Friday, December 22, 2006

11th Edition

Someone on RSD requested that the blog folks express their opinion about the UPA's proposed 11th edition, so I will jump in. First, however, I wish everyone a happy holiday season. I will take next week off from posting, but I will resume posting on Jan 2, 2007.

I can sum up my thoughts about the 11th very quickly: I think you should vote to approve it. This is not to say that it is perfect or that everyone will like all of it. I really like the cap language, but I am not a huge fan of not having to acknowledge a goal. I think this edition does a pretty good job in further defining marker fouls....which is not an easy task. Overall, I think the 11th is characterized by streamlining and removing redundancies.

I think the biggest reason to approve it, though, is that the process was transparent. The creation of a Google discussion group was a good idea, and the Rules Committee can't be responsible for some folks communicating as if it was RSD. If you wanted to be part of the process, or had questions or concerns, there were clear opportunities to participate and get your say in.

This is a chance to move out of the comfort zone of what we are "used to". The 11th does not solve some of the gnarly rules issues that we have inherited, but it does clear up many inconsistencies and redundancies. Thanks to Peri and the SRC for doing a lot of hard work on our behalf. I think their efforts deserve a vote of approval.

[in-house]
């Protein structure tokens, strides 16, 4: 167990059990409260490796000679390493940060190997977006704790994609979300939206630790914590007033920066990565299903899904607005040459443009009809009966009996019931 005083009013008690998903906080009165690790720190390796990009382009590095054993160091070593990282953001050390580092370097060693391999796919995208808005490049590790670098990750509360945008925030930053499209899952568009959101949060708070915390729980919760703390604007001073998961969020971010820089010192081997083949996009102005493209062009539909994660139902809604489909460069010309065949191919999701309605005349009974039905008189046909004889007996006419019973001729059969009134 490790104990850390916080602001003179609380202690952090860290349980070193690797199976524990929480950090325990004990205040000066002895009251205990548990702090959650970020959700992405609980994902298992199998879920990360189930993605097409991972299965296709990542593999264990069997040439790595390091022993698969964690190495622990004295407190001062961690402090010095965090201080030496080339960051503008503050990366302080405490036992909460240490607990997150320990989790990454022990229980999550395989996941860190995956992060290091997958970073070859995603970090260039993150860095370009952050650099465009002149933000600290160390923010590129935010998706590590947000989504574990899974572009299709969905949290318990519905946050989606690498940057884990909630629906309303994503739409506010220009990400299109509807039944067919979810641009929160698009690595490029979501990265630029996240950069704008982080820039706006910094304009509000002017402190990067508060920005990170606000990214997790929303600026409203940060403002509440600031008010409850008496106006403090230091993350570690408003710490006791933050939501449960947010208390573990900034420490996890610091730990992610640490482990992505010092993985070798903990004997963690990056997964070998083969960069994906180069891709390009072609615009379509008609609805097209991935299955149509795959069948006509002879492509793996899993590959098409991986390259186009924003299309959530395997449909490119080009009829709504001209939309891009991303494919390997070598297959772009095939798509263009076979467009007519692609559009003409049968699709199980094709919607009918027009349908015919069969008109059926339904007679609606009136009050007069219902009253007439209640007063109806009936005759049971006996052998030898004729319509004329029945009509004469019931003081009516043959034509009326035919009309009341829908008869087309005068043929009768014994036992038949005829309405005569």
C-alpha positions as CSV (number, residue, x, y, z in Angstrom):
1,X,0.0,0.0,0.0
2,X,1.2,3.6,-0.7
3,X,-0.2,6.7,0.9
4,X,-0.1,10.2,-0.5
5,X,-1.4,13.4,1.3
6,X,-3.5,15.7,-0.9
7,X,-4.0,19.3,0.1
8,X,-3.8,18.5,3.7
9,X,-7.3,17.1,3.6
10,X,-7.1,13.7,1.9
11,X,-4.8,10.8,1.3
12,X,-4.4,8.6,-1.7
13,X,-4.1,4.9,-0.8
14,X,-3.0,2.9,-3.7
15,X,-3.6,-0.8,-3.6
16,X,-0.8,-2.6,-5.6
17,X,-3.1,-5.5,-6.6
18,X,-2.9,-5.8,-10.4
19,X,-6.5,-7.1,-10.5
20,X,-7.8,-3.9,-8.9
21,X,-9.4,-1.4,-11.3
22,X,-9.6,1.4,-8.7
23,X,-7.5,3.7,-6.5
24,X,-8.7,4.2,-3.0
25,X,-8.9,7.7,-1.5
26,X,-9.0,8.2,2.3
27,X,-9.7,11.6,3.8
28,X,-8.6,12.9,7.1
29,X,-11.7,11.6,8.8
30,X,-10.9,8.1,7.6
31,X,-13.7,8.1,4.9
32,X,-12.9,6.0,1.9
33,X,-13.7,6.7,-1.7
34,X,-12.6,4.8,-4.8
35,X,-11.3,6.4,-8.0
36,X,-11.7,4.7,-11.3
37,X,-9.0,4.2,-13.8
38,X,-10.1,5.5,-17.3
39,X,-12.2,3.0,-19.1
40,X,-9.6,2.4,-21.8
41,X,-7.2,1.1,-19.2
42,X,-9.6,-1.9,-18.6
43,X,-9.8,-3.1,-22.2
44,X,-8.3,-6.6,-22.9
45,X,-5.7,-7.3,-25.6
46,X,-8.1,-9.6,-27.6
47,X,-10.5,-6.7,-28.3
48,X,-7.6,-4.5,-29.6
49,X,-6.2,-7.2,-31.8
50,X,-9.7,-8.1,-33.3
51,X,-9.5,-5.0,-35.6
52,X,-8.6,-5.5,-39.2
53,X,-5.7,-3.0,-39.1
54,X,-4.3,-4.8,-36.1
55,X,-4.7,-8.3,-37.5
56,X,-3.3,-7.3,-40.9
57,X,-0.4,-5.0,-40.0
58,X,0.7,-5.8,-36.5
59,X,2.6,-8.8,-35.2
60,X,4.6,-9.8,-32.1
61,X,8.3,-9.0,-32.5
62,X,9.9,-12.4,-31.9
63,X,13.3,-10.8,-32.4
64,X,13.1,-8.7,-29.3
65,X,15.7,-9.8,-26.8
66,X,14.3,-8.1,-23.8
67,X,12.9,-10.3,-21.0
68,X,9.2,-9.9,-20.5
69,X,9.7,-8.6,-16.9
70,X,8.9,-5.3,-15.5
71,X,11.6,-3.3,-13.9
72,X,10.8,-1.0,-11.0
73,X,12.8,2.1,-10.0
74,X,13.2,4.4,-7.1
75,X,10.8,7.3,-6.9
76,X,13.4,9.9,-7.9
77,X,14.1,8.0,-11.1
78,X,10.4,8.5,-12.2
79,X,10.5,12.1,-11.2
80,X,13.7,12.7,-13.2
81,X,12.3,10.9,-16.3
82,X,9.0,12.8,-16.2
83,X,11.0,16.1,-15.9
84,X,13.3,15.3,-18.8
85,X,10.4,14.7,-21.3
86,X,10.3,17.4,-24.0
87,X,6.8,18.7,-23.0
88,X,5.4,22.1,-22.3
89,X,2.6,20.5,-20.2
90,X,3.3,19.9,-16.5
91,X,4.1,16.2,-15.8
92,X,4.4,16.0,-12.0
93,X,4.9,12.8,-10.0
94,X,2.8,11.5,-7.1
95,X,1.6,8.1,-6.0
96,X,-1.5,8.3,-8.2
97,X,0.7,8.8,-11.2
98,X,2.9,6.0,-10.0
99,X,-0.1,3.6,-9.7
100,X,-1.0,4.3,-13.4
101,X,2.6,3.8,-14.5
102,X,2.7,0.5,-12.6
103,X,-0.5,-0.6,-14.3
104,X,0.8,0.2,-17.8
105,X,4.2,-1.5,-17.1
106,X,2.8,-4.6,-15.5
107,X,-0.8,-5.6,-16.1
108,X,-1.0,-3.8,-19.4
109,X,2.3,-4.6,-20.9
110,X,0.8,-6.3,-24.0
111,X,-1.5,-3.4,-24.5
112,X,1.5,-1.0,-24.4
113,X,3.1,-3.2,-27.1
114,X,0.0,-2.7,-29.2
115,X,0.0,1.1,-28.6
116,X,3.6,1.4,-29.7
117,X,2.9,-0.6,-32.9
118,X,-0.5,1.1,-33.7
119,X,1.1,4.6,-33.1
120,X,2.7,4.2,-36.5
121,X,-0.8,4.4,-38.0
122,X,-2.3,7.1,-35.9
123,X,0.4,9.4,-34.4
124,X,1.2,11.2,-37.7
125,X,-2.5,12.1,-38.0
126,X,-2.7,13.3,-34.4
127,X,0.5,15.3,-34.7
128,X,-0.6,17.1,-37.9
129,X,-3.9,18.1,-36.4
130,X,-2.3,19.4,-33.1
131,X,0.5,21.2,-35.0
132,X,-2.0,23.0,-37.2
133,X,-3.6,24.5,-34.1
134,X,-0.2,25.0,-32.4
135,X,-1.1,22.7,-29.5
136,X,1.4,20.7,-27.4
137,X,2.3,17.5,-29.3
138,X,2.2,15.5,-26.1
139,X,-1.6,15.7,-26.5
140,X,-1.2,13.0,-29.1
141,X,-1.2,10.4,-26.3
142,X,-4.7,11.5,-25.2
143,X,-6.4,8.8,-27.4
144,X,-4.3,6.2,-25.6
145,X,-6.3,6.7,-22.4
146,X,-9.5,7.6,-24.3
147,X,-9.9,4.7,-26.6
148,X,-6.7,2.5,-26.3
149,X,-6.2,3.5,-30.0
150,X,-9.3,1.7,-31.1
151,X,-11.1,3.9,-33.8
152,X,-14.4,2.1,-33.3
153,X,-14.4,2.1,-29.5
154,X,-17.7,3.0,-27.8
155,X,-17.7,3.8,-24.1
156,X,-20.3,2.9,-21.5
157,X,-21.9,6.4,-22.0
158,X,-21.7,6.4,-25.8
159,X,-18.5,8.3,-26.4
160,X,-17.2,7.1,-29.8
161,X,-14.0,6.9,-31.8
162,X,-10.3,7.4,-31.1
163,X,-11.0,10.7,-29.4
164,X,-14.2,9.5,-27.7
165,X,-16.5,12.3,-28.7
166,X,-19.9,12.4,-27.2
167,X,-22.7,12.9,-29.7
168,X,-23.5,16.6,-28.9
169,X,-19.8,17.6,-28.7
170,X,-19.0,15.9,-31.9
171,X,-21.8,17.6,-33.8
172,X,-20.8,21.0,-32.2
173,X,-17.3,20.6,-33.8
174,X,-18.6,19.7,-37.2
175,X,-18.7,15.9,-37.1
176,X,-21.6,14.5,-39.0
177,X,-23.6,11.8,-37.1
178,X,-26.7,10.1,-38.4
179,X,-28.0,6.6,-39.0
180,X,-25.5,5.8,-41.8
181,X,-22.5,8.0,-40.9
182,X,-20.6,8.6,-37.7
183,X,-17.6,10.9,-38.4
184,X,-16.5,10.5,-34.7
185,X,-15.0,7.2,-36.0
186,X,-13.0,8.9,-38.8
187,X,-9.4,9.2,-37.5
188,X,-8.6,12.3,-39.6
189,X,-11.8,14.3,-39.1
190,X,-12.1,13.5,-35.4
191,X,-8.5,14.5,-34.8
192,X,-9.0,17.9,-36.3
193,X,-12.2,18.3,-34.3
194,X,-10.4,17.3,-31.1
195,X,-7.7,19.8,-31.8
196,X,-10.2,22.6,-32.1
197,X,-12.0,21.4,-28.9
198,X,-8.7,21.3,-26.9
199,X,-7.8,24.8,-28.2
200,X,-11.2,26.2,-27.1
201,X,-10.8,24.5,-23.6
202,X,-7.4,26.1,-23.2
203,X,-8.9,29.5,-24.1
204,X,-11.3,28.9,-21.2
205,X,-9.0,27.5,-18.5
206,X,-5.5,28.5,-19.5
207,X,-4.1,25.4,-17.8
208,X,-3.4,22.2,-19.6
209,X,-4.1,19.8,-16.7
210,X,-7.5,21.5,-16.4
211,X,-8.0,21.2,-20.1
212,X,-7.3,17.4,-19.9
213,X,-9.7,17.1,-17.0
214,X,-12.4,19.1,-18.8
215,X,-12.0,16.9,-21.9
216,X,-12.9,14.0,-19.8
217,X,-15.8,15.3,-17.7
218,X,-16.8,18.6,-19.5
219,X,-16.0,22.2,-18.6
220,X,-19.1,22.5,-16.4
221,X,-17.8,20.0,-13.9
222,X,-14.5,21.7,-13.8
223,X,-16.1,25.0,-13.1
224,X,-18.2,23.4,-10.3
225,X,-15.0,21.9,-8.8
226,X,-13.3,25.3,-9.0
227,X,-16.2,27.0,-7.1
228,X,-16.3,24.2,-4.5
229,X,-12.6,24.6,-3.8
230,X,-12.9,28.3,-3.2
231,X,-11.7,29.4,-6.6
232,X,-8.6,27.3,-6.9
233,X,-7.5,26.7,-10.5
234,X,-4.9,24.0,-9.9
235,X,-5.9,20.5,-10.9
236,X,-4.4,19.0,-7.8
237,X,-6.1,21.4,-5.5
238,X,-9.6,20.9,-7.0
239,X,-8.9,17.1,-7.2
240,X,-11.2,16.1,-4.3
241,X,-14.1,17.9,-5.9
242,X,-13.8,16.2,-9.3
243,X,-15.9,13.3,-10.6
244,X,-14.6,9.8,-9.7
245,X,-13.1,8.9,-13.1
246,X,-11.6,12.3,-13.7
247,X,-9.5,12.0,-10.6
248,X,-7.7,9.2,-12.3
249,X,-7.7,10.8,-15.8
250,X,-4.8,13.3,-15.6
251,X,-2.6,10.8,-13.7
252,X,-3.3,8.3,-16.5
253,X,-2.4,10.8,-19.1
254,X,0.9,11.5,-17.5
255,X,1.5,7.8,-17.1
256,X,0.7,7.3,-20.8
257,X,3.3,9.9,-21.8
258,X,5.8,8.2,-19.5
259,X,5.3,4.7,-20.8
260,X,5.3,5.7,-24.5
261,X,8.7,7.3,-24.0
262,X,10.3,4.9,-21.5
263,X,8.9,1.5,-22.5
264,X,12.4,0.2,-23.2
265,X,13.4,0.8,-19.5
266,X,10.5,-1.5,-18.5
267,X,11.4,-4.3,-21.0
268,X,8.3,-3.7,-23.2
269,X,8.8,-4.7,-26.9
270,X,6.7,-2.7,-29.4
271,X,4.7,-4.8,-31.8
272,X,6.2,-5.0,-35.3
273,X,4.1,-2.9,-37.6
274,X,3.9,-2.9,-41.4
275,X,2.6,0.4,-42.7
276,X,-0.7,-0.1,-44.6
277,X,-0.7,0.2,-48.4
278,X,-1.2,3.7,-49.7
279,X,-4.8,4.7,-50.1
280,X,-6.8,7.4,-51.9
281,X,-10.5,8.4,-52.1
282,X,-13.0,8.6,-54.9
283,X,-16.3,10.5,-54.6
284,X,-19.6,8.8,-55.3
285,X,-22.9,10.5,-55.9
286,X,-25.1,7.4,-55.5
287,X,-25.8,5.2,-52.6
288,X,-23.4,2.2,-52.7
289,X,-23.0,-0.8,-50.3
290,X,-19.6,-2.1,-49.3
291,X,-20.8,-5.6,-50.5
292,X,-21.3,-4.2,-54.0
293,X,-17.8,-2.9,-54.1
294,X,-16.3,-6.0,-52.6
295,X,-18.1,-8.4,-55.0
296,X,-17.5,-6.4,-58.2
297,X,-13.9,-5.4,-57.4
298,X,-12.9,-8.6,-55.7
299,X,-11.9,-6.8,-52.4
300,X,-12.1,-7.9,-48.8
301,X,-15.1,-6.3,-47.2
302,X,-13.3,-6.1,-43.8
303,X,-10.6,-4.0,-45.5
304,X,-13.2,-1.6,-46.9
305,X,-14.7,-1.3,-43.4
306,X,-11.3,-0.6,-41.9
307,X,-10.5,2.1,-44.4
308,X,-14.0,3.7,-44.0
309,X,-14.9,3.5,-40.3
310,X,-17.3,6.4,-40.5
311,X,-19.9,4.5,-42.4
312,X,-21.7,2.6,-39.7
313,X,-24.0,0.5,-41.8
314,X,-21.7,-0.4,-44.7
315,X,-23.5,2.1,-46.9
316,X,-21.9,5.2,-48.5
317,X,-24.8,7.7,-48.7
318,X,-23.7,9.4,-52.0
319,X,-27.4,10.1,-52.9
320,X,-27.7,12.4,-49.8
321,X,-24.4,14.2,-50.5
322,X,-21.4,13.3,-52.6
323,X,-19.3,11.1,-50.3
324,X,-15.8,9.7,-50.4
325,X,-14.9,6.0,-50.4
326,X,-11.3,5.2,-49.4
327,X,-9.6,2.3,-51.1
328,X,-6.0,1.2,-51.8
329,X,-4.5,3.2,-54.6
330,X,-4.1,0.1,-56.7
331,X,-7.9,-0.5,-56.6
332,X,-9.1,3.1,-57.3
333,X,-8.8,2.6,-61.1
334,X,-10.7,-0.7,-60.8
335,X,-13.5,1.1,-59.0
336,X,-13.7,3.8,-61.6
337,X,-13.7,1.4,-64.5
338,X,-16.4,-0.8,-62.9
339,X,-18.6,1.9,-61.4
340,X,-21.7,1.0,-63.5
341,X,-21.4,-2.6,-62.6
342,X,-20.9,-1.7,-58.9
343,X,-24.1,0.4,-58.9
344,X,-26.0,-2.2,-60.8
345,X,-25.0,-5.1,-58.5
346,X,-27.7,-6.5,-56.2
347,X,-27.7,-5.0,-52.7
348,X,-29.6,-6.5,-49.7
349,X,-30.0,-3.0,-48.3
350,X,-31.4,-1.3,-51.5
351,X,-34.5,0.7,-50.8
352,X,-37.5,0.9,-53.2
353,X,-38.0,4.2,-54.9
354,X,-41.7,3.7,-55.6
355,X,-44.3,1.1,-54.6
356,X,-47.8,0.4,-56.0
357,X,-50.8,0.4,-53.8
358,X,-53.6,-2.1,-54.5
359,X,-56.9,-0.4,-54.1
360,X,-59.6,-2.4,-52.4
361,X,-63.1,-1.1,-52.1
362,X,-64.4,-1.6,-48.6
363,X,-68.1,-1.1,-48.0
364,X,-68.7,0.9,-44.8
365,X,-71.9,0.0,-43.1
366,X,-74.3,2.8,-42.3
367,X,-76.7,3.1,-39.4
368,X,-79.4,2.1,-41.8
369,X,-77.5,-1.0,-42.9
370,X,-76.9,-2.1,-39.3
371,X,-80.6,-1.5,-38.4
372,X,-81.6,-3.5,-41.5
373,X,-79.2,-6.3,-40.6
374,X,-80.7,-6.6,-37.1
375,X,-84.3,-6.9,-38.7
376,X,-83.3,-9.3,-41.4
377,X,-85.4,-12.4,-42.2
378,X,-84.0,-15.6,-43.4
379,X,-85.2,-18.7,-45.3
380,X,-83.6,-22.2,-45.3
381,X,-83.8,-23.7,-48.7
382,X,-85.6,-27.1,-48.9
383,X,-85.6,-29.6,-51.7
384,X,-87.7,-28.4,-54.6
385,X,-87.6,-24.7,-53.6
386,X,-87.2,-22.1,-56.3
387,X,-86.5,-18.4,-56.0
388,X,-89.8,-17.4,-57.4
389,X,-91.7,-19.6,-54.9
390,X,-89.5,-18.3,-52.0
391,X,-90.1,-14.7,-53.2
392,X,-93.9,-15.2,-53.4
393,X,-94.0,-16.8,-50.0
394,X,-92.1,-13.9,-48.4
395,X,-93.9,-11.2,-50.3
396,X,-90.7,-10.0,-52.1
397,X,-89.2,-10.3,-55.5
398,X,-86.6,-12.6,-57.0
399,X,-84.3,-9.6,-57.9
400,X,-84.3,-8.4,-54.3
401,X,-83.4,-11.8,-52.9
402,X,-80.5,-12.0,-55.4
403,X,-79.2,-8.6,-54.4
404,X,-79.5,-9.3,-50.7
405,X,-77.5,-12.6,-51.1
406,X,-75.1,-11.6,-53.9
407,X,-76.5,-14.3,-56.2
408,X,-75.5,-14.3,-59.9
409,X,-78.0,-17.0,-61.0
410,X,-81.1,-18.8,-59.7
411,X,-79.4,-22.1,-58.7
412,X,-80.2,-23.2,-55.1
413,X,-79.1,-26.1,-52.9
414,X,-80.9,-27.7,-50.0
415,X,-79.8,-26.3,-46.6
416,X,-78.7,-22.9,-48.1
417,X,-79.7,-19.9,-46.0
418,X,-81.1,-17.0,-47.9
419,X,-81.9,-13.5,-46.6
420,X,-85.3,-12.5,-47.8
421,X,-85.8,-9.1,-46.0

Monday, December 18, 2006

I or D Part 3-Media & Technology

Before I launch into my usual weekly diatribe, I just want to congratulate Jim for winning Peter McCarthy's Woman of the Year Award on RSD. I am sure he will get teary during the acceptance speech.

A good place to start with imitation or differentiation is, hopefully, Ultimate and media and technology. Technology and the media have, obviously, played a crucial role in the development and popularity of sports. In my previous post, Blaine discussed the importance of the development of Youth Ultimate in terms of growing our sport and tied the increase in popularity of sports like football and basketball to the increase in kids playing those sports. I am not in disagreement that a robust Youth initiative could lead directly to growth in our sport, but I think the exposure that the Big Sports gained via the media could be equally, and perhaps even more, responsible for the surge that has happened over the last 30 years.